I-styles look many and a variety of interactions. Emails may be welcome though they may prefer you just pick up the phone. If you are sending an email, don’t overuse data and details because they may find it draining to go through it all. It may even get lost in their inbox. I-styles are more likely to respond if you focus on the positives, talks about them, and how it involves people .
Consider picking up the phone or setting up a quick virtual meeting. Live interactions are more likely to motivate your I-styles, especially when they have opportunities to speak and chat. While it may not be your preferred way to communicate, taking that time to engage with them is really going to make them more productive and in the end, accomplish what you needed. So, while it a phone call or virtual meeting seems to take more time, in the end it may likely save you time because the I-style is likely to respond positively.
S-styles and remote communication tips
S-styles are a reserved style so they tend to be more formal and want more details and clear instructions. However, they are a people-oriented style so they will be more personable. Even if you give them a call, they may want you to follow up in writing on how to execute the plan or mutual agreement.
They tend to respond better in smaller group or one-on-one meetings. Remember to slow it down and ask them questions directly. When you do ask questions, make sure you give them time to respond.
C-styles and remote communication tips
C-styles prefers written communication over live interactions. They want time to process the information and keeps the interaction more formal. They want to focus on the tasks. When sending emails make sure to answer their questions carefully and check your spelling and grammar. It may not be something we consider, but C-styles may respond negatively to emails that are not well thought out and correctly written.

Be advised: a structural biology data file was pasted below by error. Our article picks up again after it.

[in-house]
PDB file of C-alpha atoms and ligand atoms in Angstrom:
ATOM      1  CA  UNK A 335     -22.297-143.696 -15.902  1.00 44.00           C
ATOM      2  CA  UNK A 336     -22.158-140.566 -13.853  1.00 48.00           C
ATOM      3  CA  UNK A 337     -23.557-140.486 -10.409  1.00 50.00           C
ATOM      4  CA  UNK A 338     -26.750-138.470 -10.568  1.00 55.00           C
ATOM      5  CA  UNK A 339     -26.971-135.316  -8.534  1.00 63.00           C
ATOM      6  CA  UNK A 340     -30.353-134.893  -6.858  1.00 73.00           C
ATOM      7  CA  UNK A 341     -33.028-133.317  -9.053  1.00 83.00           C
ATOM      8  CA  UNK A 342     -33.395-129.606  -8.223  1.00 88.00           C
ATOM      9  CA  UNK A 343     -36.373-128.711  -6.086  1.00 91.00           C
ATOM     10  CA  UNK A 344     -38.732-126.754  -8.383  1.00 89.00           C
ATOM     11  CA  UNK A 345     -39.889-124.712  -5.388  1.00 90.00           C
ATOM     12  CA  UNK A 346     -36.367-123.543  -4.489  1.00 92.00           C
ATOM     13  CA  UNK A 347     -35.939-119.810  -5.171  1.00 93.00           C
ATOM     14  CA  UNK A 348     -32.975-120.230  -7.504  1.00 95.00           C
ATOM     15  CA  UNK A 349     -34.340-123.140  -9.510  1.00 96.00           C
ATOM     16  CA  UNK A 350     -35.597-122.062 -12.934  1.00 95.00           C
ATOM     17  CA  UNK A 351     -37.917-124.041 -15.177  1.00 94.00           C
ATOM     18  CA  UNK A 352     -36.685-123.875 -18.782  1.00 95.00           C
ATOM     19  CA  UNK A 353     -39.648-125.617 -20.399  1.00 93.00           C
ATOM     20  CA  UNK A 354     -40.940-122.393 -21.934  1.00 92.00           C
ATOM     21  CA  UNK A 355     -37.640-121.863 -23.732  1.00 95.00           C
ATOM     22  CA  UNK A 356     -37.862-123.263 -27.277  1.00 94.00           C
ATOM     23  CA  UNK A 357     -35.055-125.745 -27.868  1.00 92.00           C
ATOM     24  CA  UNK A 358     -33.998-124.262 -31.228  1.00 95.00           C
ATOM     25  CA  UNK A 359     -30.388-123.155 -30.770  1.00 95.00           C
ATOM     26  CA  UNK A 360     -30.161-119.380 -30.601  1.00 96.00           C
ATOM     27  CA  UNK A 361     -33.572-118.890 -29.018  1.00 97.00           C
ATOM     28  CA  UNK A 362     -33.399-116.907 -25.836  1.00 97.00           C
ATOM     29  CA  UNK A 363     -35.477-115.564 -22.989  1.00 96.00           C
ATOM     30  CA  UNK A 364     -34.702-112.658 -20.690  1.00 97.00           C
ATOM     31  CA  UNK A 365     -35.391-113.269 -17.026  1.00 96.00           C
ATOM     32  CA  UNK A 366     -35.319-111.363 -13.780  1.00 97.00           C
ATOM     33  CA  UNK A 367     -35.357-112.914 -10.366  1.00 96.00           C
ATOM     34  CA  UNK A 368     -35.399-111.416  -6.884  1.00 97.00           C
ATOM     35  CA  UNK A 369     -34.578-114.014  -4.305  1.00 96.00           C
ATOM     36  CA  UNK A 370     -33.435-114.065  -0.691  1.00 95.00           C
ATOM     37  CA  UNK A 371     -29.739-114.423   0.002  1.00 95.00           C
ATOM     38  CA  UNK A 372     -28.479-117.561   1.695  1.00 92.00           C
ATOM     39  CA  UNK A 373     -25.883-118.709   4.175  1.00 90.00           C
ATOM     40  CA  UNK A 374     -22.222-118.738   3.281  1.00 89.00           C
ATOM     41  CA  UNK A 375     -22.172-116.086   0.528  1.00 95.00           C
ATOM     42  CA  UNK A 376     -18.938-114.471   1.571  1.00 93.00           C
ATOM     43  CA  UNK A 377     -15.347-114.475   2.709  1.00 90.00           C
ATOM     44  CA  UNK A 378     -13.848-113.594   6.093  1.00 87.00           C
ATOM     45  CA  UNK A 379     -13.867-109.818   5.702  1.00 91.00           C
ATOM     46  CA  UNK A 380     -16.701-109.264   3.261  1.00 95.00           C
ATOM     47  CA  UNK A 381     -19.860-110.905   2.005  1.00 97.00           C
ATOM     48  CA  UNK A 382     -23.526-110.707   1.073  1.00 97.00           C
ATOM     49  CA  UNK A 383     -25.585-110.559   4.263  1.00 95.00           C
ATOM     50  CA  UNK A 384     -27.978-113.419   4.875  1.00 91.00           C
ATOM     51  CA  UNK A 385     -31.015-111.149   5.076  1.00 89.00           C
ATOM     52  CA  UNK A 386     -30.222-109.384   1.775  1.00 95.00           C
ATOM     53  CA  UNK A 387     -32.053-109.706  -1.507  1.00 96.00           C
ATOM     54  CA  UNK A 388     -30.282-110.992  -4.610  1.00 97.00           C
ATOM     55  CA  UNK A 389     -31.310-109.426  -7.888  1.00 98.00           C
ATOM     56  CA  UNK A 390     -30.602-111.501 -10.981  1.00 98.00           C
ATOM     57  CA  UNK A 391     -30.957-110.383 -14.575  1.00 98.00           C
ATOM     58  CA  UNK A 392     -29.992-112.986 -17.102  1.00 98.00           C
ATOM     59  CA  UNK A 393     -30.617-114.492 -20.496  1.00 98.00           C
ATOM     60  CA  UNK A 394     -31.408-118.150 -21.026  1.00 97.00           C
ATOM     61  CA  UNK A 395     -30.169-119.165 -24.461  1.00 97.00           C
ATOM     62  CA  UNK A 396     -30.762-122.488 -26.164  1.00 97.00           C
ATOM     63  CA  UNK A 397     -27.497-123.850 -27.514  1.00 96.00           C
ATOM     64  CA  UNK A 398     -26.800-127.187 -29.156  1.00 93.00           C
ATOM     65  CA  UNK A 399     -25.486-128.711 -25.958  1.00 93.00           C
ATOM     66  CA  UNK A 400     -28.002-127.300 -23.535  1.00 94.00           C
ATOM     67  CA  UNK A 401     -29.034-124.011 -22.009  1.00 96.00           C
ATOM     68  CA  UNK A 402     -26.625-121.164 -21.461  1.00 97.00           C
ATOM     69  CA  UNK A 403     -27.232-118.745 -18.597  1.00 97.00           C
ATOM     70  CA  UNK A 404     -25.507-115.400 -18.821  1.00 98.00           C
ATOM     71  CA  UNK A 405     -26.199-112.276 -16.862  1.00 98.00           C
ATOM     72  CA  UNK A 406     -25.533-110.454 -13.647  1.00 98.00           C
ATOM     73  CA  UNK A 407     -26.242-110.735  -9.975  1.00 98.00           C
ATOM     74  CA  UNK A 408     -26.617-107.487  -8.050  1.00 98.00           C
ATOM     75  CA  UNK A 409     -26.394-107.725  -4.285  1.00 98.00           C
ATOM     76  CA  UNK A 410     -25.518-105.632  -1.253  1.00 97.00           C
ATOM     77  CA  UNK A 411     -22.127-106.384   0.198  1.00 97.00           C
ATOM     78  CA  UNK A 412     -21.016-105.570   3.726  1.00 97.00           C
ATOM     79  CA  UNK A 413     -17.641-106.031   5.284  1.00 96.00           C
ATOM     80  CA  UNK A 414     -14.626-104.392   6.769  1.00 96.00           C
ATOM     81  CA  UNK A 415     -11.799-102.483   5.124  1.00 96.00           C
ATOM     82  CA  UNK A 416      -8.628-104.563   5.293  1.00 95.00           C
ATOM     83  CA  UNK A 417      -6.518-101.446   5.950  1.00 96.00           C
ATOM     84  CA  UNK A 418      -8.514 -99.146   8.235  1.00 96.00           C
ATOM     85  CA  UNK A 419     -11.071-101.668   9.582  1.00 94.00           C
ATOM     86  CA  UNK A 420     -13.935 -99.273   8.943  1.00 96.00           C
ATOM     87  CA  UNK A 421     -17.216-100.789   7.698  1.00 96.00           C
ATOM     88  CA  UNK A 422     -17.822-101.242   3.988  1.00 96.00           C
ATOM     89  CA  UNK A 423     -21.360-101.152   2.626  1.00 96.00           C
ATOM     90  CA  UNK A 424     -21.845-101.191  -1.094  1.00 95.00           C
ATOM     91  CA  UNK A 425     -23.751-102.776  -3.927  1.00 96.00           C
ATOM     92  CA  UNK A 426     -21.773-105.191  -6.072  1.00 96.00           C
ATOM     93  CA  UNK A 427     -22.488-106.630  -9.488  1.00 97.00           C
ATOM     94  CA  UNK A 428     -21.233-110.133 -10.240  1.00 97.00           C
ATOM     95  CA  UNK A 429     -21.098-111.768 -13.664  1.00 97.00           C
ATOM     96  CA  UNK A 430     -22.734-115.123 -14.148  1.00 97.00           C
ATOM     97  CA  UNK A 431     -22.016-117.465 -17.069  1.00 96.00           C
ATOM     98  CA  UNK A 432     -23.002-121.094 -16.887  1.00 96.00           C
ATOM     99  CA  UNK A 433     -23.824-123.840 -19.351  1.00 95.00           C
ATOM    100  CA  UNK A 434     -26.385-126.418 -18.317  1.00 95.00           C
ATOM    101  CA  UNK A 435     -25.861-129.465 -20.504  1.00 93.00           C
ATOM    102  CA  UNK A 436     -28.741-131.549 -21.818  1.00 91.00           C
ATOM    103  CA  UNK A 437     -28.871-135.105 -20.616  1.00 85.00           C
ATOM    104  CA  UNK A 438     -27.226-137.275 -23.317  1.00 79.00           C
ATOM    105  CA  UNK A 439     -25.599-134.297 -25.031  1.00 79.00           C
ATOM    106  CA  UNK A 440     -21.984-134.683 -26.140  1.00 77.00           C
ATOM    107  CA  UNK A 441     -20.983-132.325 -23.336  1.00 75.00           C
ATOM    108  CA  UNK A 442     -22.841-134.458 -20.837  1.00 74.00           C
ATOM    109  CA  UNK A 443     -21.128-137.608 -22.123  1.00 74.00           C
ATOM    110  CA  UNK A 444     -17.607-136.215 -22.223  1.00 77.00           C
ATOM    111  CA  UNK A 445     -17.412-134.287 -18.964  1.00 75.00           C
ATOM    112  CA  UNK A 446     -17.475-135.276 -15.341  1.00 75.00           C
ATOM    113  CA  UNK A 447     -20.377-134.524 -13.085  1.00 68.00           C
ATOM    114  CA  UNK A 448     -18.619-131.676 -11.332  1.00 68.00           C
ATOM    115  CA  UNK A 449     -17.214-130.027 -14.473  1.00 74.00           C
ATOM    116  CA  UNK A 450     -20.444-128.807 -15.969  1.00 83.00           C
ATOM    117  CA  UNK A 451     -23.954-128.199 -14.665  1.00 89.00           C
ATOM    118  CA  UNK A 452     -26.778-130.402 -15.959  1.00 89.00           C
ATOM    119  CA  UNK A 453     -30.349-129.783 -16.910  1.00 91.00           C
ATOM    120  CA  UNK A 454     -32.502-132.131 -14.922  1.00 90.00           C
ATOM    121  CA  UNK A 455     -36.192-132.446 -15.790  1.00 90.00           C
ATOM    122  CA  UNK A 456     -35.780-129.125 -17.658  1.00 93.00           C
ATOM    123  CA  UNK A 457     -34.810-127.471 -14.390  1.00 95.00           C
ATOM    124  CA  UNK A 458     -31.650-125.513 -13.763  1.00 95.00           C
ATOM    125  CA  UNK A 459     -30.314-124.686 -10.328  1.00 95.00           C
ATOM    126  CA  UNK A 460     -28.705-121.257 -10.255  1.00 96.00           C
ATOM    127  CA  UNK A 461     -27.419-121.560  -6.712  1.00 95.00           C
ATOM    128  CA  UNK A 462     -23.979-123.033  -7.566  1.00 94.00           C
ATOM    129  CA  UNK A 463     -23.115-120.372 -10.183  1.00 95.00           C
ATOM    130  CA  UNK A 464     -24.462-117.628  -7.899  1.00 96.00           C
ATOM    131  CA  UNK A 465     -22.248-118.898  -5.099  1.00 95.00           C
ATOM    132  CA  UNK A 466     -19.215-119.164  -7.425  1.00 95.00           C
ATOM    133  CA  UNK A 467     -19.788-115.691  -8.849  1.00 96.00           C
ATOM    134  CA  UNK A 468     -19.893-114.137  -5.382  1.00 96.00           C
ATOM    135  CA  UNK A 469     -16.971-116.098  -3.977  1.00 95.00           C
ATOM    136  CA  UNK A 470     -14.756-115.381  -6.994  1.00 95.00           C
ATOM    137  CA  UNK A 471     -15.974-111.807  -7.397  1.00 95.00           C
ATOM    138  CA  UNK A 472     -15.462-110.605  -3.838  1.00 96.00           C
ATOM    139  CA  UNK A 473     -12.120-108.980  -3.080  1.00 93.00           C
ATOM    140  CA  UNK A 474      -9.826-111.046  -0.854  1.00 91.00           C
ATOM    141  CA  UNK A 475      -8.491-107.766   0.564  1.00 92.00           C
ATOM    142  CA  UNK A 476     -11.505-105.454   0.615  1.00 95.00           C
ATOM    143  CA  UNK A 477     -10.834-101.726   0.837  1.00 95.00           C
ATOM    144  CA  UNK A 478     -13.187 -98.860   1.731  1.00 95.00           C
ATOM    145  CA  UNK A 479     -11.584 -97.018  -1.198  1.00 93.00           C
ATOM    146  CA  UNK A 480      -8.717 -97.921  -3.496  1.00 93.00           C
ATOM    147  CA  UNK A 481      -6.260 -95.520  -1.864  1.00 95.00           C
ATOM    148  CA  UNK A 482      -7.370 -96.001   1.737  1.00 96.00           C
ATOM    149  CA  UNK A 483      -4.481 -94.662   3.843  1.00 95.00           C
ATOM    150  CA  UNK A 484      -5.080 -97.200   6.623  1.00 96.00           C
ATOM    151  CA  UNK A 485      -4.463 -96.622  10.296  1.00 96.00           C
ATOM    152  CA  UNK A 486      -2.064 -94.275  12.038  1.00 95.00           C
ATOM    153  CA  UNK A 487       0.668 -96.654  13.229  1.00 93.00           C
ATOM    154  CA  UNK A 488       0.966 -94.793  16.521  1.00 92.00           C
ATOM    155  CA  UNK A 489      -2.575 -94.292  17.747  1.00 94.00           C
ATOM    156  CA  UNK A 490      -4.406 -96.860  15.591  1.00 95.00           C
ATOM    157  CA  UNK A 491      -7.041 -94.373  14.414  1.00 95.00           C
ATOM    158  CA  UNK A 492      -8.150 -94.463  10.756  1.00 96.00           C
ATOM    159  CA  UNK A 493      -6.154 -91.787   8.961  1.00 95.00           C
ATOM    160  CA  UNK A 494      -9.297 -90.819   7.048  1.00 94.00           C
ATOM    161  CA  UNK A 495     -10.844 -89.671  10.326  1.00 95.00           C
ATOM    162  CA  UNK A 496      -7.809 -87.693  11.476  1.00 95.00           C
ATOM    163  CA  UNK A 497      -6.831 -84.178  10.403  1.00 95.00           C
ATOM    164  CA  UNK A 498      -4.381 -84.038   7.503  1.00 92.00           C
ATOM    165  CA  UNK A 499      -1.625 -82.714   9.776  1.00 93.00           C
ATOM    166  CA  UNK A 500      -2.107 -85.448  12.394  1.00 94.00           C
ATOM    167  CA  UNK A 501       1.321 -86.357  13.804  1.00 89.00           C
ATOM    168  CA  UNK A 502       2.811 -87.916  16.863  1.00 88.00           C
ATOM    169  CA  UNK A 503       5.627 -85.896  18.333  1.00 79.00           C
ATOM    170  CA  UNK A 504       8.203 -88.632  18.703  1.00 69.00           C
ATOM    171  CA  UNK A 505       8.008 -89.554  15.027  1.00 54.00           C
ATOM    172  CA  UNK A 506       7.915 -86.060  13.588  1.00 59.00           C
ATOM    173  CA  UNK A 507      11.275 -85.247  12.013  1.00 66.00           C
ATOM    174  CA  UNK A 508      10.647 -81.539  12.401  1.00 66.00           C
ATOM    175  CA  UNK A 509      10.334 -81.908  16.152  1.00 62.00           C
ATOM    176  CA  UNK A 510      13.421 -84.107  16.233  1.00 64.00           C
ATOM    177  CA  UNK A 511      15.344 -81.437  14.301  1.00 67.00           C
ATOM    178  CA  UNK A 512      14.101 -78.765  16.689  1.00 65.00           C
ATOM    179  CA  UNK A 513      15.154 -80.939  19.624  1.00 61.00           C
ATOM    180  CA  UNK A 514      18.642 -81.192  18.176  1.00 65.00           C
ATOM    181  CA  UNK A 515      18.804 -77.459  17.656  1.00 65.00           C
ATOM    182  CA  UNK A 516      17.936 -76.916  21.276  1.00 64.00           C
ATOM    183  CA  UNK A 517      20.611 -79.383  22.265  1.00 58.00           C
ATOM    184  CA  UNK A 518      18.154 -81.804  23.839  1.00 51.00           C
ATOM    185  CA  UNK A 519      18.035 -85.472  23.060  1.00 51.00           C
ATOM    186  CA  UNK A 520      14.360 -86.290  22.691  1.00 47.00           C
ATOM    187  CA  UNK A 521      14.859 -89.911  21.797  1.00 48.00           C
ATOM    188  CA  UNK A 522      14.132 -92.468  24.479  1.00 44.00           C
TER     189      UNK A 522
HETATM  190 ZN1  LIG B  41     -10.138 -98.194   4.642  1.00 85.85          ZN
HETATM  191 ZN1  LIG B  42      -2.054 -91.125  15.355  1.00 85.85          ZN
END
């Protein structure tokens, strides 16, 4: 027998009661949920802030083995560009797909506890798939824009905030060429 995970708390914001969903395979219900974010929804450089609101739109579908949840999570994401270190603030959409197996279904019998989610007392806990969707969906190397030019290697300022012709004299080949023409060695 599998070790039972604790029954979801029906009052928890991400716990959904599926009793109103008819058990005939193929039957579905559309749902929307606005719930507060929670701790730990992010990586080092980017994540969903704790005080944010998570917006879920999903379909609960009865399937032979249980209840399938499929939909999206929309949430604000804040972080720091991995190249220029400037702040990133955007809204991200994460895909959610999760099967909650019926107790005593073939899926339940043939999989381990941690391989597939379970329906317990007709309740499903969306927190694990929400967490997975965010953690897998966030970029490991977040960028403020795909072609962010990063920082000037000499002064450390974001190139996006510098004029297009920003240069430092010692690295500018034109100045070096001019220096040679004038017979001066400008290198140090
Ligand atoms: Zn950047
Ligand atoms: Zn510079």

Phones and virtual meetings are not a preference for the C-style. However, they will feel more comfortable if you prepare them ahead of time about what to expect. Remember, to slow it down and provide opportunities for them to process the information and take notes. They tend to be quieter, and may not ask questions right away. Don’t forget to follow up to see if they have more questions or need more information.
Final tips and takeaways
Take a moment to consider the style of others. We can help ourselves by practicing identifying the style of others. Remember, don’t jump to conclusions too quickly. Continue to refine your identification of their style as you gather more information about them.
DISC helps you make supported decisions on how to create better outcomes from your interactions. We use DISC to remind us that our communication preferences may be different and with some brief and temporary adjustments on our part, we can decrease the frustration and increase the productivity and outcomes.
Lastly, take a moment to breathe. It’s the action to that pause we all need between each interaction so we can refocus and reset to create the best outcome possible.